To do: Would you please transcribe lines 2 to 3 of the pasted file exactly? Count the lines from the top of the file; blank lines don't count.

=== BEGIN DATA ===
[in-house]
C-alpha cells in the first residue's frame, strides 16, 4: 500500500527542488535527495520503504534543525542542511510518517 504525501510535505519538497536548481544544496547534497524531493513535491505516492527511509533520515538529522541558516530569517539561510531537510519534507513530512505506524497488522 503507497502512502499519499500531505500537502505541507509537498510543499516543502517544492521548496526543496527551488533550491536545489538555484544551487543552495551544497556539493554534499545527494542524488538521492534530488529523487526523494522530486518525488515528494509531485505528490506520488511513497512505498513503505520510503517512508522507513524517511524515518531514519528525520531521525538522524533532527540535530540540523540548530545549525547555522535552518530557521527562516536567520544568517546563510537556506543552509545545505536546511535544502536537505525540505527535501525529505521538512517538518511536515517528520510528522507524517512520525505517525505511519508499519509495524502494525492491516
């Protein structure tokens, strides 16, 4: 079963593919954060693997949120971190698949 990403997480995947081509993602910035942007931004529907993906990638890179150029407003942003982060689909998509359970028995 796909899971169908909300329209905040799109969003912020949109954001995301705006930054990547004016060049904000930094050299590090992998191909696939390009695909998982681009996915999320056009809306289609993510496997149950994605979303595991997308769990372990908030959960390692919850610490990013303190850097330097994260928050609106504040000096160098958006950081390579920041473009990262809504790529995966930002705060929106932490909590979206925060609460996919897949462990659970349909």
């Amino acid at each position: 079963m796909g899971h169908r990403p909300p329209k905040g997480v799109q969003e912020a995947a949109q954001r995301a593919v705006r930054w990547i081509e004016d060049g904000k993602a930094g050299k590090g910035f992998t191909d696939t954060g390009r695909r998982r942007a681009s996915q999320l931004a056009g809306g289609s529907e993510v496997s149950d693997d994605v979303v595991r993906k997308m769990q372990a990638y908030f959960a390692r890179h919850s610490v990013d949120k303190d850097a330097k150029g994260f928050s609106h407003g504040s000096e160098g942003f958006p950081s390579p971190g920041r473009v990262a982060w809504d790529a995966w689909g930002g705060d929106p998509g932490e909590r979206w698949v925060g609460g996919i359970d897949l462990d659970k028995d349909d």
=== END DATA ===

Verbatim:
C-alpha cells in the first residue's frame, strides 16, 4: 500500500527542488535527495520503504534543525542542511510518517 504525501510535505519538497536548481544544496547534497524531493513535491505516492527511509533520515538529522541558516530569517539561510531537510519534507513530512505506524497488522 503507497502512502499519499500531505500537502505541507509537498510543499516543502517544492521548496526543496527551488533550491536545489538555484544551487543552495551544497556539493554534499545527494542524488538521492534530488529523487526523494522530486518525488515528494509531485505528490506520488511513497512505498513503505520510503517512508522507513524517511524515518531514519528525520531521525538522524533532527540535530540540523540548530545549525547555522535552518530557521527562516536567520544568517546563510537556506543552509545545505536546511535544502536537505525540505527535501525529505521538512517538518511536515517528520510528522507524517512520525505517525505511519508499519509495524502494525492491516
């Protein structure tokens, strides 16, 4: 079963593919954060693997949120971190698949 990403997480995947081509993602910035942007931004529907993906990638890179150029407003942003982060689909998509359970028995 796909899971169908909300329209905040799109969003912020949109954001995301705006930054990547004016060049904000930094050299590090992998191909696939390009695909998982681009996915999320056009809306289609993510496997149950994605979303595991997308769990372990908030959960390692919850610490990013303190850097330097994260928050609106504040000096160098958006950081390579920041473009990262809504790529995966930002705060929106932490909590979206925060609460996919897949462990659970349909």